20 May 2020
Since the post-war National Insurance system was created, special provision has been made for married women who might be financially dependent upon their husbands in retirement.
Enquiries from readers of LCP Partner Steve Webb’s column in ‘This is Money’ highlighted that some married women may actually be missing out on part of their state pension entitlement.
This paper explores the issue in greater depth, finding that tens of thousands of older women may be entitled to a higher rate of state pension than they are currently receiving. In some cases, affected women could be owed backdated payments running into thousands of pounds and the total amount owed could be up to £100m. The problem affects a set of women covered by the ‘old’ state pension system – that is, those who reached state pension age before 6th April 2016.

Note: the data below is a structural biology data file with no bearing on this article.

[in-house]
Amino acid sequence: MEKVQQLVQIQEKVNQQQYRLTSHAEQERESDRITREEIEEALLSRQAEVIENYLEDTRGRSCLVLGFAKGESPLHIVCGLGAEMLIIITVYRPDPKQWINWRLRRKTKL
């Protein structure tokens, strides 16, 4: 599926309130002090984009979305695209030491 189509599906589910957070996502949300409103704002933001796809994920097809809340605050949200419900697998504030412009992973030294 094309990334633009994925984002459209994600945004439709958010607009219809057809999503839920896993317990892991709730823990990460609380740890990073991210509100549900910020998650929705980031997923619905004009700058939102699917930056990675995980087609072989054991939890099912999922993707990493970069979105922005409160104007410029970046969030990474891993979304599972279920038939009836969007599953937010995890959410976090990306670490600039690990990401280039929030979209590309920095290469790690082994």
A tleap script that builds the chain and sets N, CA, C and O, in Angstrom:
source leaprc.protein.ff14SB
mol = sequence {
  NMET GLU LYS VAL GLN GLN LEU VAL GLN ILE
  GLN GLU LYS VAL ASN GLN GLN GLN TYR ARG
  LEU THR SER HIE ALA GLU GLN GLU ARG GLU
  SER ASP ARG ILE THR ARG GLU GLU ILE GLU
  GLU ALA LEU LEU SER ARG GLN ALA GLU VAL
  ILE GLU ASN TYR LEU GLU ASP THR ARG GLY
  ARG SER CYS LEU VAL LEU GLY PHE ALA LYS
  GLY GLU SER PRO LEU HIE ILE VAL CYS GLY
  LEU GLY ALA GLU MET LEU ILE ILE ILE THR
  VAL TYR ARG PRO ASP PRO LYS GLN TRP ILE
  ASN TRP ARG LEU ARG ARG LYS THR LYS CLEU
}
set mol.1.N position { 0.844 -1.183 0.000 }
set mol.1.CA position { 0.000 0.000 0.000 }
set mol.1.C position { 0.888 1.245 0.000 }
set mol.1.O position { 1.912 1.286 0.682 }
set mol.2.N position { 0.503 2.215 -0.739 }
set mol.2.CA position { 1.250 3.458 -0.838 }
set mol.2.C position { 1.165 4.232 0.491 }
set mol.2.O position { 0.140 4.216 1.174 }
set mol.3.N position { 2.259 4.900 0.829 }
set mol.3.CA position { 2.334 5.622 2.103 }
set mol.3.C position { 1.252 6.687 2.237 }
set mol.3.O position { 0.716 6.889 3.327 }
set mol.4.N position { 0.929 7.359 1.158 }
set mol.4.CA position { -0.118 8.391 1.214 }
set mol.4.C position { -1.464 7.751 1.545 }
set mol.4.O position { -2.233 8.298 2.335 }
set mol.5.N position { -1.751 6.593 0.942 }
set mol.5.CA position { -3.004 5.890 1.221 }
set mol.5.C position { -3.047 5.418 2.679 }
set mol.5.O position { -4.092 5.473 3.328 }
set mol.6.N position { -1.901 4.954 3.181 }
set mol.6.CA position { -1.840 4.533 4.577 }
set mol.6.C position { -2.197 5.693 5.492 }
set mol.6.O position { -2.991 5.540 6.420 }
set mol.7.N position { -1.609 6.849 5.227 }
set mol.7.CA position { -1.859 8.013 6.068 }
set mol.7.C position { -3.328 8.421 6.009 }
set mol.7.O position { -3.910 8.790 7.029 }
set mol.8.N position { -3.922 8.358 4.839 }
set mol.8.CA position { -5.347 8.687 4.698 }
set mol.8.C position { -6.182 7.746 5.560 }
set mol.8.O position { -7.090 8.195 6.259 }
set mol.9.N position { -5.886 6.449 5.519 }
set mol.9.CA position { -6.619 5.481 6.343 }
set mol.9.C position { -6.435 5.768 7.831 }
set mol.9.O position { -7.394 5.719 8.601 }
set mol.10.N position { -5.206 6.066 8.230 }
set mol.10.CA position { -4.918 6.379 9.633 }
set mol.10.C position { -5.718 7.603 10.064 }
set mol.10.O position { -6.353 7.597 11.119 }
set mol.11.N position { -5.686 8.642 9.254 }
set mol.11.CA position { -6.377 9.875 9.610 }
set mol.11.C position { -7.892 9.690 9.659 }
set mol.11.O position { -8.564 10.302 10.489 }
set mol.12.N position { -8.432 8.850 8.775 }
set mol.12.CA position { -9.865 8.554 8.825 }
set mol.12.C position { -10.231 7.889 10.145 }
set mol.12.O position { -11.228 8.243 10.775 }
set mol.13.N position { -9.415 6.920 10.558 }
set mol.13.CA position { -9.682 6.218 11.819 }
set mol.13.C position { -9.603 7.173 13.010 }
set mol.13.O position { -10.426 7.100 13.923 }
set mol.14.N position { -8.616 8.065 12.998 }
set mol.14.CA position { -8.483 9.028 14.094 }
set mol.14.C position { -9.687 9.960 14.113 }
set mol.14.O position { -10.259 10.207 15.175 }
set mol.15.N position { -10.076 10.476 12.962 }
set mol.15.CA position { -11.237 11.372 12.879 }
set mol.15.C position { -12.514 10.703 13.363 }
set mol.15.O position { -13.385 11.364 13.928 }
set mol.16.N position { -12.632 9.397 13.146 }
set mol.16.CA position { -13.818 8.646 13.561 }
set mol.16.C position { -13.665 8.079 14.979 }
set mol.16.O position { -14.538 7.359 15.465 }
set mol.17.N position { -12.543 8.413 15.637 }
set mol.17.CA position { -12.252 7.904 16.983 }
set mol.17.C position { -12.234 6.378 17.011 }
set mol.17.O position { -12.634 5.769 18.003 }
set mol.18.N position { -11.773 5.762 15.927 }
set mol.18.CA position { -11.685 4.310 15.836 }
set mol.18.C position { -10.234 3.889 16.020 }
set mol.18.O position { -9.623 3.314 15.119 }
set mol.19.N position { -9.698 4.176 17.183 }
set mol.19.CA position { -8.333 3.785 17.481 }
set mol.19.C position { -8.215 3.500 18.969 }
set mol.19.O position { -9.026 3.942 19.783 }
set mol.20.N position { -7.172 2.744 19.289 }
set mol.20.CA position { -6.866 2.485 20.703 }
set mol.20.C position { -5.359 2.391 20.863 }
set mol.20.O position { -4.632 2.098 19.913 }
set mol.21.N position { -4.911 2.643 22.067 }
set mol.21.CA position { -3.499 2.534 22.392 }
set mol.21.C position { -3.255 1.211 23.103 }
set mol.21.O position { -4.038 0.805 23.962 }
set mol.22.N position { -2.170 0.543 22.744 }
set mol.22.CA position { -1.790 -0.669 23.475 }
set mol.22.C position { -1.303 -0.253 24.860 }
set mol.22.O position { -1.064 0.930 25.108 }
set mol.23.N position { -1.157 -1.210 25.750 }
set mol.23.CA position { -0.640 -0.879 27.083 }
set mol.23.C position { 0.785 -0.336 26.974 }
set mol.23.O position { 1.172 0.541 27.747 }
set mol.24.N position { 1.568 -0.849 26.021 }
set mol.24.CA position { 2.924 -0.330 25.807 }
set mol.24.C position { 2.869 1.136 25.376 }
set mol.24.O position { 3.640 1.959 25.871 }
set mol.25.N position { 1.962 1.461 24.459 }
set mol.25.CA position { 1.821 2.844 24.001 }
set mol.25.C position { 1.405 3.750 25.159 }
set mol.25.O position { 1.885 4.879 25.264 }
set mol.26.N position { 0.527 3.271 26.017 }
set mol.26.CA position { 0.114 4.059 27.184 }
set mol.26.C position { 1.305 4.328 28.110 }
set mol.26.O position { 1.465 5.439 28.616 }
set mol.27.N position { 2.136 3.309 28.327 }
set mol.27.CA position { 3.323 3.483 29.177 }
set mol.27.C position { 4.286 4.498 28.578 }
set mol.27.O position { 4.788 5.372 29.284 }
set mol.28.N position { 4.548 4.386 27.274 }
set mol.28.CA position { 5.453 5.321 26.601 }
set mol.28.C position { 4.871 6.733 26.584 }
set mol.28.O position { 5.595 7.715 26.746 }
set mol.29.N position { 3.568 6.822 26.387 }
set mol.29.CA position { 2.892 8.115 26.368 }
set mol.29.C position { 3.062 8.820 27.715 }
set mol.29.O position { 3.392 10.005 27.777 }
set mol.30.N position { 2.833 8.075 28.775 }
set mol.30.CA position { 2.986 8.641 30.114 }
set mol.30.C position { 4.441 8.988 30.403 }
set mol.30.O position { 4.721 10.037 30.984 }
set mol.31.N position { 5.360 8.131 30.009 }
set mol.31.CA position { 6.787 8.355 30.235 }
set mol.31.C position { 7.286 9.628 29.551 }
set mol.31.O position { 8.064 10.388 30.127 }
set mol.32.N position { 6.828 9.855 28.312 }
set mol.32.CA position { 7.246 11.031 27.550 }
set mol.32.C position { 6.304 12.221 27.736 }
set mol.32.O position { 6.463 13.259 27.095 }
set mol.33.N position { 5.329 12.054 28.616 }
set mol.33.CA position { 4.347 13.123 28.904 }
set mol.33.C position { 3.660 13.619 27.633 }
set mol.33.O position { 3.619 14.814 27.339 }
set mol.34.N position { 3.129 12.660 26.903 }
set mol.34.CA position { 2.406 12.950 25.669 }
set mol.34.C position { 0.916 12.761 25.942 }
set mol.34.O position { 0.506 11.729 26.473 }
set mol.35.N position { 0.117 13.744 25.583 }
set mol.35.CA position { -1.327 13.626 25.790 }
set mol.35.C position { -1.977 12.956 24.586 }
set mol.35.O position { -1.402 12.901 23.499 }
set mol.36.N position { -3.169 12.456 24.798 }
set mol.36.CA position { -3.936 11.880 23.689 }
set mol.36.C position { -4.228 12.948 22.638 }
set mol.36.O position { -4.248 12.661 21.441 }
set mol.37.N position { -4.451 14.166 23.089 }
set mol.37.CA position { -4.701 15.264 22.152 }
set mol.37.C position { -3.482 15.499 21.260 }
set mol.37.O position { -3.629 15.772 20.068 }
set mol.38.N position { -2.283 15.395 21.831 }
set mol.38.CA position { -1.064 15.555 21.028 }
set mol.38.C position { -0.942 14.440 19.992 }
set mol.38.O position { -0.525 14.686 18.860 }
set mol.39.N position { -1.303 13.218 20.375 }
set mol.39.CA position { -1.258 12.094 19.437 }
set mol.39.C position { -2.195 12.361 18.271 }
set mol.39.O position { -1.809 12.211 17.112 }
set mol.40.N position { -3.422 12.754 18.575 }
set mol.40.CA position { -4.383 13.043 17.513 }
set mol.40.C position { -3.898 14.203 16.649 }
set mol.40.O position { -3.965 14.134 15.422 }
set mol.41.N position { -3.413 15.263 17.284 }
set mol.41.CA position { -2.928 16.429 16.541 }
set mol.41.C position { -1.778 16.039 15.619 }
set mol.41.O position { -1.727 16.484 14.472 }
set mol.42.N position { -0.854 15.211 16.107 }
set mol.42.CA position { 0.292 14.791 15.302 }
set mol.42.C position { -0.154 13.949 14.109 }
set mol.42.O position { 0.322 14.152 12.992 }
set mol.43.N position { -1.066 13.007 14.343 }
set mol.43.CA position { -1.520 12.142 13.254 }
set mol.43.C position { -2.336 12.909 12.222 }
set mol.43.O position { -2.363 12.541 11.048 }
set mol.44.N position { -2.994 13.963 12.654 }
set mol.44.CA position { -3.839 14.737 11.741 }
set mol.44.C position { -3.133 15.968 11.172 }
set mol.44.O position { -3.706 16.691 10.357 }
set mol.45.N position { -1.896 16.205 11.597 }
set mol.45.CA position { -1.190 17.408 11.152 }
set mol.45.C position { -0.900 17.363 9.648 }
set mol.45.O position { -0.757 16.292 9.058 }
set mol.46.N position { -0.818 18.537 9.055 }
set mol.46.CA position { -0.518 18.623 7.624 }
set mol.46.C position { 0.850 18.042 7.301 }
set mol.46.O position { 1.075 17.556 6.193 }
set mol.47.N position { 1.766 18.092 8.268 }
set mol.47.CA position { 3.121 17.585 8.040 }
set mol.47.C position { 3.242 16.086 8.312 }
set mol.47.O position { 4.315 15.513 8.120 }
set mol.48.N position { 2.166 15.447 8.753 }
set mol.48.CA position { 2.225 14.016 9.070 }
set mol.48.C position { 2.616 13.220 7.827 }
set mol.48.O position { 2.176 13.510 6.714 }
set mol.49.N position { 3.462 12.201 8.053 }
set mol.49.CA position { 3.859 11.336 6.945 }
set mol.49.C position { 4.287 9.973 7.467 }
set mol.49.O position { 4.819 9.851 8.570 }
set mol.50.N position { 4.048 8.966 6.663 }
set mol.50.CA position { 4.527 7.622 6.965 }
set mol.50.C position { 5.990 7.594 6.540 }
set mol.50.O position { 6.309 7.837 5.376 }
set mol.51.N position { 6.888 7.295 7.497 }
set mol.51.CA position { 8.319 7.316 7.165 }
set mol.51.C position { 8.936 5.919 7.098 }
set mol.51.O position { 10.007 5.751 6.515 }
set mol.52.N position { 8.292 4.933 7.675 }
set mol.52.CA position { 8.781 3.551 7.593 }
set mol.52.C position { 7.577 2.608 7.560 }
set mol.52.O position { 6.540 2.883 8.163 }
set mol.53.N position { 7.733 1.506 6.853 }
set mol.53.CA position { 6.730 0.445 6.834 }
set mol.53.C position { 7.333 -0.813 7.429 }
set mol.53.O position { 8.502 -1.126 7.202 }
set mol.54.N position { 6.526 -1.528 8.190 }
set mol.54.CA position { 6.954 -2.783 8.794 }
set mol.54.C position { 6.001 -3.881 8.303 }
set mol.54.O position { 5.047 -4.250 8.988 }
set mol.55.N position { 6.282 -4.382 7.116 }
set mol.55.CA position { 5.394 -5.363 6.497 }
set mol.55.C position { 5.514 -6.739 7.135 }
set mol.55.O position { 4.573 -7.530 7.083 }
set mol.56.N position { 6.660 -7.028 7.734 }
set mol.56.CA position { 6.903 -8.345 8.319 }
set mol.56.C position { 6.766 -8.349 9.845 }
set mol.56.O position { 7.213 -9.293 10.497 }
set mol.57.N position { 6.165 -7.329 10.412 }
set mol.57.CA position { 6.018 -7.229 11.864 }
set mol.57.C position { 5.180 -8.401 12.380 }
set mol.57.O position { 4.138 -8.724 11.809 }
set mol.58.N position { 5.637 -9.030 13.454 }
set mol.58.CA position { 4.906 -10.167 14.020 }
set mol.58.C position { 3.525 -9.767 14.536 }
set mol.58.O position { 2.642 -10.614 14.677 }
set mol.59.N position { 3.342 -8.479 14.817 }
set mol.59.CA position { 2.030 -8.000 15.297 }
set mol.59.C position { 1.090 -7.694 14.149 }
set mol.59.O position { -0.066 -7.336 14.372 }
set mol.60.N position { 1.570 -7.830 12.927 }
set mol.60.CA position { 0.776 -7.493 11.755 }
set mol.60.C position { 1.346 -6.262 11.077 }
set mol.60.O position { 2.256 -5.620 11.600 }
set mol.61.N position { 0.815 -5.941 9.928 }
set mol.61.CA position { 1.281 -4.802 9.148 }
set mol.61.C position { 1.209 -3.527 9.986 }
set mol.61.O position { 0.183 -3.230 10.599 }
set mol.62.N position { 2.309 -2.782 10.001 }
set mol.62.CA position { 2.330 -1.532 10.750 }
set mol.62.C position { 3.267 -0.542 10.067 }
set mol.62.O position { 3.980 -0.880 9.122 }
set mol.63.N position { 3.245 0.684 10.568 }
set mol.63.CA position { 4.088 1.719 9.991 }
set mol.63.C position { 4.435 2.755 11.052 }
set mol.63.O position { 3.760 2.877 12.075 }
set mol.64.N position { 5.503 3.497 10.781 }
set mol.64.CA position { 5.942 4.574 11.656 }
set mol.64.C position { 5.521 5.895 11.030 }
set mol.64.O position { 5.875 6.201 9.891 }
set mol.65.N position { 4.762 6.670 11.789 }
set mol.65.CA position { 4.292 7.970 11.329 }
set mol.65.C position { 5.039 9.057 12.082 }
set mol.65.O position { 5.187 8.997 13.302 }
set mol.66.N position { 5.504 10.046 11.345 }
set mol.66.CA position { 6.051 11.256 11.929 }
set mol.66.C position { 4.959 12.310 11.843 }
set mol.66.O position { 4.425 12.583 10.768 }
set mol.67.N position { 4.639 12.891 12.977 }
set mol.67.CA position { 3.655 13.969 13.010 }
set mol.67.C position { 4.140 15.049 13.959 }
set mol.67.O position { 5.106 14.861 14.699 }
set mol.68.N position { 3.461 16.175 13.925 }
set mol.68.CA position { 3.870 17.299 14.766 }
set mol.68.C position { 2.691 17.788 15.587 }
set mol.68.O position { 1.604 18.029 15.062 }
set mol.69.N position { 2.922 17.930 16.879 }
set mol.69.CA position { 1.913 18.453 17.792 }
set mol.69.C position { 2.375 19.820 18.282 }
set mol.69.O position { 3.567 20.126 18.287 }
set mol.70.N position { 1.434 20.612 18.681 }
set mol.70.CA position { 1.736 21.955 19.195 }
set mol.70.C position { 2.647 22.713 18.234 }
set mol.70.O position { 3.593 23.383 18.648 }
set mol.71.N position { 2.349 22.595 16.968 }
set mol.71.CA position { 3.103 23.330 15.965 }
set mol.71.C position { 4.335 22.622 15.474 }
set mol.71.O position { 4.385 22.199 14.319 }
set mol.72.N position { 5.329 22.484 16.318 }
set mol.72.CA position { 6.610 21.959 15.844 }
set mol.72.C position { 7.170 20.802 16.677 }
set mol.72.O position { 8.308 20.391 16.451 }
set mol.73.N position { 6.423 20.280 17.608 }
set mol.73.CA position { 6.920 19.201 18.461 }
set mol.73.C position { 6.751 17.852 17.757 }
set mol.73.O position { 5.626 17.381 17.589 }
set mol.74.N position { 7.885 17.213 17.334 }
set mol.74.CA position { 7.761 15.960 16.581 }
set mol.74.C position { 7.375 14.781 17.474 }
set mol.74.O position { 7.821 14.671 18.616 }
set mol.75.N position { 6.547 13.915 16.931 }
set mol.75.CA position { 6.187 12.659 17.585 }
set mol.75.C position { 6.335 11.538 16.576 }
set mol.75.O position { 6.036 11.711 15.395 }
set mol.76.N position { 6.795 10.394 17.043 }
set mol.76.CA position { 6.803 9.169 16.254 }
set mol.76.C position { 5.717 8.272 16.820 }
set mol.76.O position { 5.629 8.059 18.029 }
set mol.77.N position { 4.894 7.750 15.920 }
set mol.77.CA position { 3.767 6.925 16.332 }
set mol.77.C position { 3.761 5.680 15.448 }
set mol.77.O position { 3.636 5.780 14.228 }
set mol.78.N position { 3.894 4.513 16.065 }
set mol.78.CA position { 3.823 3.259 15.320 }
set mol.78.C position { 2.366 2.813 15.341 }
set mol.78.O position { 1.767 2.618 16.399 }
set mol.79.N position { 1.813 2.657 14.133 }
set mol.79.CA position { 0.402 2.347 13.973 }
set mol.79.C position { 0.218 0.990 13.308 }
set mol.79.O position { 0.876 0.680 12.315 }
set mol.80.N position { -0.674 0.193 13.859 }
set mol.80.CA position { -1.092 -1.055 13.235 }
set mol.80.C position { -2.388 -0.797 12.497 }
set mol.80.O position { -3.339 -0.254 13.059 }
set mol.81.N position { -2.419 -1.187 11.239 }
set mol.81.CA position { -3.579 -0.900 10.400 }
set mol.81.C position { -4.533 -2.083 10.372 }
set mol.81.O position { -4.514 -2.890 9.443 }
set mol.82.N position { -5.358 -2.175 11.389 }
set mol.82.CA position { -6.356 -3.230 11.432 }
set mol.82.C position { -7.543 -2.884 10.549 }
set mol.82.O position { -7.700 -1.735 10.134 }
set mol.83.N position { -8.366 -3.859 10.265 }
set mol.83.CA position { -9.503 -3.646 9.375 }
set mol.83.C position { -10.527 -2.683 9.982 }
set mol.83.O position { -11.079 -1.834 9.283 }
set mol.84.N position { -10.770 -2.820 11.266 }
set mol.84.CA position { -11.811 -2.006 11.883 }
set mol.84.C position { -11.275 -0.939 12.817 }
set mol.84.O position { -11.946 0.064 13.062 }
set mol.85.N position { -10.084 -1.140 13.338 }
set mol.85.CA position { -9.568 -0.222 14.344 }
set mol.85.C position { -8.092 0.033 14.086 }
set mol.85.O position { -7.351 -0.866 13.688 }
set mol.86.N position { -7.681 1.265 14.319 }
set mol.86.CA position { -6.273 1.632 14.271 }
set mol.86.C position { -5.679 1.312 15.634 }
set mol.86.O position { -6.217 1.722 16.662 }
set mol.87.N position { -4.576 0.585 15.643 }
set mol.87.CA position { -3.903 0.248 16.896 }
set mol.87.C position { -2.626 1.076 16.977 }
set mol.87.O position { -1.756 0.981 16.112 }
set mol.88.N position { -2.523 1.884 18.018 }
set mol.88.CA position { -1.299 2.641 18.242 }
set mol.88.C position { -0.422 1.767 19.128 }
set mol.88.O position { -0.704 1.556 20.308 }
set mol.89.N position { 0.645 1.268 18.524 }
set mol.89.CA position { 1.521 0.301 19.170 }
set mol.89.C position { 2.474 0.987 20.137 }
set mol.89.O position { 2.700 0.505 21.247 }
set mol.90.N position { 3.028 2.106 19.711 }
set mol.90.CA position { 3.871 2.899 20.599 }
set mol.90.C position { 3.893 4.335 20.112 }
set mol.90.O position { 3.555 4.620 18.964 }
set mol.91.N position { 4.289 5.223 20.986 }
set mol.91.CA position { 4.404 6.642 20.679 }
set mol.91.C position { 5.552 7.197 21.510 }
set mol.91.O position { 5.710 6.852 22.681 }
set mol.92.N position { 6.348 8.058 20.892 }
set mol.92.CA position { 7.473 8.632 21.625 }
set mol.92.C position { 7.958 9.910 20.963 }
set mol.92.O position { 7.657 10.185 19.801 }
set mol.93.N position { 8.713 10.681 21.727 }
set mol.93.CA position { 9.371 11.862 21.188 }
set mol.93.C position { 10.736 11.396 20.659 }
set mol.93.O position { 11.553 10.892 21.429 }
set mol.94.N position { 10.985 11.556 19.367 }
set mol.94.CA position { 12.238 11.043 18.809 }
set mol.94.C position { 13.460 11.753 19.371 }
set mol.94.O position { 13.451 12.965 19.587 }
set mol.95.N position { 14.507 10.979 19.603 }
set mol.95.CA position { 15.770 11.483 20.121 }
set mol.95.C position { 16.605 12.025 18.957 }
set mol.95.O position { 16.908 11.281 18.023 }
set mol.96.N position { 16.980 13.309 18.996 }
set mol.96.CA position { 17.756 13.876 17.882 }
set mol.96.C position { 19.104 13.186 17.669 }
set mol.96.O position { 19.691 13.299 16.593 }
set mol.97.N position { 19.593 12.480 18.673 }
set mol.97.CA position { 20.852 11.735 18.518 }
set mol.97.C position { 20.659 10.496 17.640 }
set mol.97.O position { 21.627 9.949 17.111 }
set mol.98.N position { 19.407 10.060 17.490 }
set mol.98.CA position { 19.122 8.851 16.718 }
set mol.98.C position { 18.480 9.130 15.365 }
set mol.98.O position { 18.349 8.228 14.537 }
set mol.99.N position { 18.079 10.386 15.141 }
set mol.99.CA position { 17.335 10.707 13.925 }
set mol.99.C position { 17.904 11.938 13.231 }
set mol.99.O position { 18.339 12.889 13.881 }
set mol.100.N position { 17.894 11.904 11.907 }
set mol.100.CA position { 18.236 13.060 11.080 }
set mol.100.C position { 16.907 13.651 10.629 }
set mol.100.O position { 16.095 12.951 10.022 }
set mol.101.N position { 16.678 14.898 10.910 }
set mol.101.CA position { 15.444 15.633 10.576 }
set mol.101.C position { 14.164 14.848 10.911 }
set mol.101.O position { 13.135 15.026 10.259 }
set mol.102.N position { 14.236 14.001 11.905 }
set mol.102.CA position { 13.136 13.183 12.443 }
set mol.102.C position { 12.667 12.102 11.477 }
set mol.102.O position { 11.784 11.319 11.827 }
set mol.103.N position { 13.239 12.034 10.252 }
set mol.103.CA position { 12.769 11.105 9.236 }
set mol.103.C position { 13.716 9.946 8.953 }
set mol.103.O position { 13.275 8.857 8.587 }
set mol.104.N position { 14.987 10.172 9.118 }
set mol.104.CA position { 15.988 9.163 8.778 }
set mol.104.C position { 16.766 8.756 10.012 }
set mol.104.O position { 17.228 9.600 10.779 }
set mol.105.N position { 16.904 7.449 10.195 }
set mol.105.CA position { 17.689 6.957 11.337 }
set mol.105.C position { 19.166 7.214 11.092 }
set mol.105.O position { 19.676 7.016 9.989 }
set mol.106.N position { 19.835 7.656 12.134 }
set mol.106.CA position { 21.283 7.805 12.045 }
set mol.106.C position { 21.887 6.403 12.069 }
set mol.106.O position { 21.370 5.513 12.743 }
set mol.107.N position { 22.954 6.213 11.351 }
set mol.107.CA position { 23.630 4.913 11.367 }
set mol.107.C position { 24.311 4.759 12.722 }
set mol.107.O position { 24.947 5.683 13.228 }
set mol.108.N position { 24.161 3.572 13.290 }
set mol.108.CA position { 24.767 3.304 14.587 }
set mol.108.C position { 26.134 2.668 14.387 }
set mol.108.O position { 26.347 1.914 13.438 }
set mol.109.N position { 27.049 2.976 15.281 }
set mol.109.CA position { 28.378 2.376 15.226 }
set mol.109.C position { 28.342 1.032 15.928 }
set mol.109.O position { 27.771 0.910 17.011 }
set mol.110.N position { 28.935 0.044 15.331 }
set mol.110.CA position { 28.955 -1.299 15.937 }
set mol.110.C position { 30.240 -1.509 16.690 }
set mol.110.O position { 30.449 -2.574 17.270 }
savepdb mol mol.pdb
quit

Key findings include:
- The problem is particularly acute for older married women who may not realise that they had to put in a claim for a higher pension when their husband turned 65.
- The issue also appears to impact other married women, some widows and divorced women and for the over 80s.
- LCP is calling on the government to investigate this issue as a matter of urgency, and to automatically uplift the pensions of those who are entitled.
LCP has created a calculator to help you identify if you may be affected. By entering a few details about you and your husband, you’ll be able to get an indication of whether you may be receiving too little here. You can read an update to this report which looks at the scale of repayments, what has been learned and what needs to happen next here.
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LCP’s on point papers delve behind the headlines of topical issues and news on the pensions and finance agenda. Our experts give their insight and analysis on a variety of topics, shining a light on potential policy responses, outcomes and solutions.